Rogers’ rationale was simple: China’s long-term growth story wasn’t about to be derailed on account of stock market corrections.
“China's certainly going to have problems,” Rogers said at the time. “Everybody who rises—whether it's an individual or a family or a company or a country—has problems along the way. So my approach to China is, if and when there are problems or hysteria or panic in the markets, I try to buy.”
The country’s blockbuster GDP growth years may be behind it—that 11%-a-year growth rate of the early 2000s is now looking more like 6-7% a year going forward—but Beijing policies have shown a commitment to turning China into a financial force worldwide, or so many say.
Investor Sentiment Stabilizes
Still, on the ground, headlines about China’s ups and downs seem to have quieted in recent months.
Everyday investors—once panicked late last summer as Chinese stocks plummeted—now seem less eager to bail, but still seem to have mixed feelings about the world’s second-largest economy.
Asset flows into some of the largest China equity ETFs in the past year are all over the place—some pretty negative, some pretty good. Year-to-date, even as these funds underperform, asset flows remain mixed.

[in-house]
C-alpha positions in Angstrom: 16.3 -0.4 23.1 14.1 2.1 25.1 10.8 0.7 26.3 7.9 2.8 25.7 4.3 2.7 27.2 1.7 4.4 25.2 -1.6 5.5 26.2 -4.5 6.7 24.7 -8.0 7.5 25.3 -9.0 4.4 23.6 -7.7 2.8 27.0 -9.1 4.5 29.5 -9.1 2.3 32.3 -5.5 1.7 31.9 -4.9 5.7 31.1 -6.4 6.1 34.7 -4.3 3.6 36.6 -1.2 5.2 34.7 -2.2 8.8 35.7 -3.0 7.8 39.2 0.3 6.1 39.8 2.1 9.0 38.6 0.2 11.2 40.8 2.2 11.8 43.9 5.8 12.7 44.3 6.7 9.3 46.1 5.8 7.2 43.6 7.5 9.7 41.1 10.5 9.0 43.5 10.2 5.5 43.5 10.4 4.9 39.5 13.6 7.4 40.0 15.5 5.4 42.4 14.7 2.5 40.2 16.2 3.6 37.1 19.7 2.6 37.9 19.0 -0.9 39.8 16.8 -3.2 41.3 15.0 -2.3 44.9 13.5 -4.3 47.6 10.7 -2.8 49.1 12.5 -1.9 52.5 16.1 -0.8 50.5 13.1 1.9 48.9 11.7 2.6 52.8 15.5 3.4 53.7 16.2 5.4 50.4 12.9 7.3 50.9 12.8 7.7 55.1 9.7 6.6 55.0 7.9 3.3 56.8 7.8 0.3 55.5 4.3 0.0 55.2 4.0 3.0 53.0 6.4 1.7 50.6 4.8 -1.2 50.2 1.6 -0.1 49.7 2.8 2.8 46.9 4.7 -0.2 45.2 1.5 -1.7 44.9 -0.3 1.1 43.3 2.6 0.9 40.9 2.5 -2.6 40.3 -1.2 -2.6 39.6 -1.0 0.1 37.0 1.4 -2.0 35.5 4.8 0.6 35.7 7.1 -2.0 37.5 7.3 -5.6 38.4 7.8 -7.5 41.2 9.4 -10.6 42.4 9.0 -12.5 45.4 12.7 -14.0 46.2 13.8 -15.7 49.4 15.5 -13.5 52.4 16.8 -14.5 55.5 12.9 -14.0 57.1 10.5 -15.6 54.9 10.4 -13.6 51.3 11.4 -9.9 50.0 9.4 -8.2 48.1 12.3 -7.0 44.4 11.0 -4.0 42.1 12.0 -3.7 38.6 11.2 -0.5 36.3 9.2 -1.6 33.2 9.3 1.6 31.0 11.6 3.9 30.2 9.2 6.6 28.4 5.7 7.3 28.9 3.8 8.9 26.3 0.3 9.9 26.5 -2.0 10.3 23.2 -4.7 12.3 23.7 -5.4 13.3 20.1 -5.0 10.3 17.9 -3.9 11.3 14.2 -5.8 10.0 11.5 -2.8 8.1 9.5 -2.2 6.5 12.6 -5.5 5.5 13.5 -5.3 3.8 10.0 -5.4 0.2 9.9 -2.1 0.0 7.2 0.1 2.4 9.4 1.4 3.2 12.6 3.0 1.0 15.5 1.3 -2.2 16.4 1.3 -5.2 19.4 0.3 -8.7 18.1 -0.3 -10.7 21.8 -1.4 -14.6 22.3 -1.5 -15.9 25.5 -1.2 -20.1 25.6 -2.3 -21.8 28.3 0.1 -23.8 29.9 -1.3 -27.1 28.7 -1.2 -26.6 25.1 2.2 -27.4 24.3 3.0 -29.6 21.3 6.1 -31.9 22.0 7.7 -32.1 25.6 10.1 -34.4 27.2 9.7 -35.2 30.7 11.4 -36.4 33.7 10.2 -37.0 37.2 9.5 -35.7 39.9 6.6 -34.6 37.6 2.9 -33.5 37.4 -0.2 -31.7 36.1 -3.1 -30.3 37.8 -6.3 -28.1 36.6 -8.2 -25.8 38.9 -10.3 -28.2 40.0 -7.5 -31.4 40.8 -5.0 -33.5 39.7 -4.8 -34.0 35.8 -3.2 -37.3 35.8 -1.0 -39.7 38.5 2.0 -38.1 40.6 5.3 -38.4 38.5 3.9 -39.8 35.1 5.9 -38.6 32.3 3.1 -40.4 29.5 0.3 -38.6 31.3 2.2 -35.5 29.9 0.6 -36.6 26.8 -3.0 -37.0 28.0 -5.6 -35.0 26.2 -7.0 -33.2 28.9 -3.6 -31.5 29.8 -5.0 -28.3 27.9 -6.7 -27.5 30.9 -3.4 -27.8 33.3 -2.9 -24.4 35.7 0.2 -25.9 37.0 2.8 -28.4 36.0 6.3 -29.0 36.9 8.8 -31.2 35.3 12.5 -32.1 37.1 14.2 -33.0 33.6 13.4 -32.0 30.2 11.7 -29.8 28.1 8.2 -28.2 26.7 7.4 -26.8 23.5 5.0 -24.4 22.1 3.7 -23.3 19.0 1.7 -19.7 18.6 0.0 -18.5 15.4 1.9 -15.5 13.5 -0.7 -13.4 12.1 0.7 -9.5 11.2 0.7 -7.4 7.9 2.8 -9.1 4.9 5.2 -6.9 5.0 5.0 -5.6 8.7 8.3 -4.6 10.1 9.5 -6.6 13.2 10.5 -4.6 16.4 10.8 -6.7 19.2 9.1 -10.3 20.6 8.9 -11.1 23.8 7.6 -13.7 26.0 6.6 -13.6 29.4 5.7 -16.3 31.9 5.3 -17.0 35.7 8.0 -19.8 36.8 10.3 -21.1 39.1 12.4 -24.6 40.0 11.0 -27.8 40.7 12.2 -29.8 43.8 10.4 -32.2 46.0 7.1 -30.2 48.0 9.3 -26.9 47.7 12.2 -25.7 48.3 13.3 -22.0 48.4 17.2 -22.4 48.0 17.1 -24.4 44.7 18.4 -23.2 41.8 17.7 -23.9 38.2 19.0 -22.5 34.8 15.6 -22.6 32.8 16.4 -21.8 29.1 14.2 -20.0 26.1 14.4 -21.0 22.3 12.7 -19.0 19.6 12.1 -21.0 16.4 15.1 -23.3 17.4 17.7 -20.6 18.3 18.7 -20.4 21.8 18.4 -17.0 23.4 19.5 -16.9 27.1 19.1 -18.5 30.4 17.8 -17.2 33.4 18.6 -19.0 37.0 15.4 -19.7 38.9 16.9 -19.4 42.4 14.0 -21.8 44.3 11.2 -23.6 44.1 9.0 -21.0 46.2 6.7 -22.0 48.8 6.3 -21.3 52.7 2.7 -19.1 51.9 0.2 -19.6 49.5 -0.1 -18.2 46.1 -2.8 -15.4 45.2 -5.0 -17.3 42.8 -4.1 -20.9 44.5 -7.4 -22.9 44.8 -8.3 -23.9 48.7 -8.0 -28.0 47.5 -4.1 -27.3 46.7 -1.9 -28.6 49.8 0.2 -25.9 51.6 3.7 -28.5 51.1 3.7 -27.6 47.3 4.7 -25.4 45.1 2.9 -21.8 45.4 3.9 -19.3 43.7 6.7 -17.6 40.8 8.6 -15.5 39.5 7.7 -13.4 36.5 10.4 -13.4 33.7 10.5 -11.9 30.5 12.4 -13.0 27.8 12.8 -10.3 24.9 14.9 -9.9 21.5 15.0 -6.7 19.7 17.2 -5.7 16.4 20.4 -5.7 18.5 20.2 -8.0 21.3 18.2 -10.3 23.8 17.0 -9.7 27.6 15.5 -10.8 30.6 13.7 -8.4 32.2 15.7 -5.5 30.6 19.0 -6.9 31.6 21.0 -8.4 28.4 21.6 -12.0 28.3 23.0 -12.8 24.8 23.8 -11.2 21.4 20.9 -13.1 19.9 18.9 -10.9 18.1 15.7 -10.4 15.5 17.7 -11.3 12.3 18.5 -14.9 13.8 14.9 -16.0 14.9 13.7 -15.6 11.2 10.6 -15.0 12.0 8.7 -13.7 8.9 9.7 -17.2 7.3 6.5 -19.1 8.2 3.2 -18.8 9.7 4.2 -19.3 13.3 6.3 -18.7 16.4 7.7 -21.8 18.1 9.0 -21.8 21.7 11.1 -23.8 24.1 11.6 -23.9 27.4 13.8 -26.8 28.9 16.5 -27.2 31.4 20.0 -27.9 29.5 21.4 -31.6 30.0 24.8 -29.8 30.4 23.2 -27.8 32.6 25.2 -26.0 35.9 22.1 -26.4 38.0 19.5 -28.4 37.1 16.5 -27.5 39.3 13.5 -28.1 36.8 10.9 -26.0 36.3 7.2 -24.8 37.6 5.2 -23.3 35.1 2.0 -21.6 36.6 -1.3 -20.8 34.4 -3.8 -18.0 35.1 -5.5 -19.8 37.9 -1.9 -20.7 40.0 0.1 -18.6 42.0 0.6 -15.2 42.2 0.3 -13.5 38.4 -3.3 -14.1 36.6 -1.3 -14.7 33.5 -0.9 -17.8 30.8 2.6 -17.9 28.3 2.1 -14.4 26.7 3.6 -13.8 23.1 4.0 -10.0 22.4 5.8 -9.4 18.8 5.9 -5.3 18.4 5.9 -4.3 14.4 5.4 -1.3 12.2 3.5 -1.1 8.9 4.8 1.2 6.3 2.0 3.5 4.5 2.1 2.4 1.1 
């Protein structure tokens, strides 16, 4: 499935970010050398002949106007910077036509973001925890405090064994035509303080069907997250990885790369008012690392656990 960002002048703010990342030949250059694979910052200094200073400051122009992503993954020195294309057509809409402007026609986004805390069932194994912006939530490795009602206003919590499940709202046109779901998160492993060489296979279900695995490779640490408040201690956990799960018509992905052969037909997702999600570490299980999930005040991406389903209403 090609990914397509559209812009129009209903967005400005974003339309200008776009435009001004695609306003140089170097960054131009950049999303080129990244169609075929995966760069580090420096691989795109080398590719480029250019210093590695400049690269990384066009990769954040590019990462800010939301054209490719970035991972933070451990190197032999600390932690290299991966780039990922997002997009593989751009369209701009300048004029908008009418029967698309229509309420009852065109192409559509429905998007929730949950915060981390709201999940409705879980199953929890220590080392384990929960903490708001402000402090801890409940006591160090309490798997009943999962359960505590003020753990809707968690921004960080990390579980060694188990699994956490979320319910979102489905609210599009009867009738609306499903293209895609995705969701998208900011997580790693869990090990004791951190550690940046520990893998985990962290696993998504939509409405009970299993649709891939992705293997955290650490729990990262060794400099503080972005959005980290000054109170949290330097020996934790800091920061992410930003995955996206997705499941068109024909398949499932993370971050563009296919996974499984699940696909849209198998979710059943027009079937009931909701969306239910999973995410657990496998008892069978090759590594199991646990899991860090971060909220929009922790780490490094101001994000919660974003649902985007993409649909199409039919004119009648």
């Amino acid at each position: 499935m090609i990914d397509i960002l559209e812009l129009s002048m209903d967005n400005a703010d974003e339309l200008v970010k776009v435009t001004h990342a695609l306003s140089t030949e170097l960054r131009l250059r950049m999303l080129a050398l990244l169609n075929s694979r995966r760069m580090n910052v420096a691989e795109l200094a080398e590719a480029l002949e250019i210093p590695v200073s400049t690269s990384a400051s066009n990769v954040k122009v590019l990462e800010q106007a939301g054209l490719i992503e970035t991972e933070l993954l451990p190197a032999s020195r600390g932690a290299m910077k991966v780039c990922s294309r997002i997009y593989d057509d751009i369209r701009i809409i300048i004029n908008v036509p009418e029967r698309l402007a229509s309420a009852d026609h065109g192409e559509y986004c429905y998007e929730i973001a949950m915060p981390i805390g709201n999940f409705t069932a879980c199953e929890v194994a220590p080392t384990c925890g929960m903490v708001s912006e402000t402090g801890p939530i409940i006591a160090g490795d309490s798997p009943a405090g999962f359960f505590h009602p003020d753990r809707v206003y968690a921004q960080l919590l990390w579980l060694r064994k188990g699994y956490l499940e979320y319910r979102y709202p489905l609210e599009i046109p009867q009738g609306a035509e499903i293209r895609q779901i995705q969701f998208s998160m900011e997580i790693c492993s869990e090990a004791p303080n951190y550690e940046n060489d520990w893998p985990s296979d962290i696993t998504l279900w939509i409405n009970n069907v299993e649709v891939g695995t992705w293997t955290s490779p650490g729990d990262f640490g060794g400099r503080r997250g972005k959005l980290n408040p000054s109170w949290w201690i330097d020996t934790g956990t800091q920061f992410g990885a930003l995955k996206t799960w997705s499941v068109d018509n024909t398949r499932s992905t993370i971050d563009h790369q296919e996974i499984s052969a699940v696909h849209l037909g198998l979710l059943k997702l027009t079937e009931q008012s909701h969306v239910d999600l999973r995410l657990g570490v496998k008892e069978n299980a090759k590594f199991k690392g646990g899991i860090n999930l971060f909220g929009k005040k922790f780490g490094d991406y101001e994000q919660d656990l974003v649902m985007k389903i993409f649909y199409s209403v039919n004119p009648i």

The recovery emerging market ETFs—and some country-specific funds—that we have seen so far in 2016 have yet to reach China equity ETFs. Many are in the red this year. A look at the five-largest China ETFs in the market today shows that, year-to-date, they are all down by two digits, with A-shares down the most:
The decline has been met with net redemptions on the top three funds. The $3.6 billion iShares China Large-Cap Fund (FXI | B-42) has now bled $1.2 billion in assets year-to-date. The $1.8 billion iShares MSCI China ETF (MCHI | B-24) has lost $36 million. The $657 million SPDR S&P China ETF (GXC | B-32) has seen net redemptions of $125 million since the beginning of the year.
For perspective, consider that FXI started 2015 on a tear, surging more than 21% in the first quarter on growing expectations that the Chinese government would embark on fiscal easing. At that time, FXI boasted more than $6 billion in assets, making it the largest and most popular China ETF in the market.
FXI’s focus on China’s large-cap segment has always been popular, and today, the fund remains at the No. 1 spot in the segment. But its asset base is little more than half what it was a year ago.
MCHI and GXC, too, have struggled to attract investor dollars as of late. They have been net-asset losers year-to-date.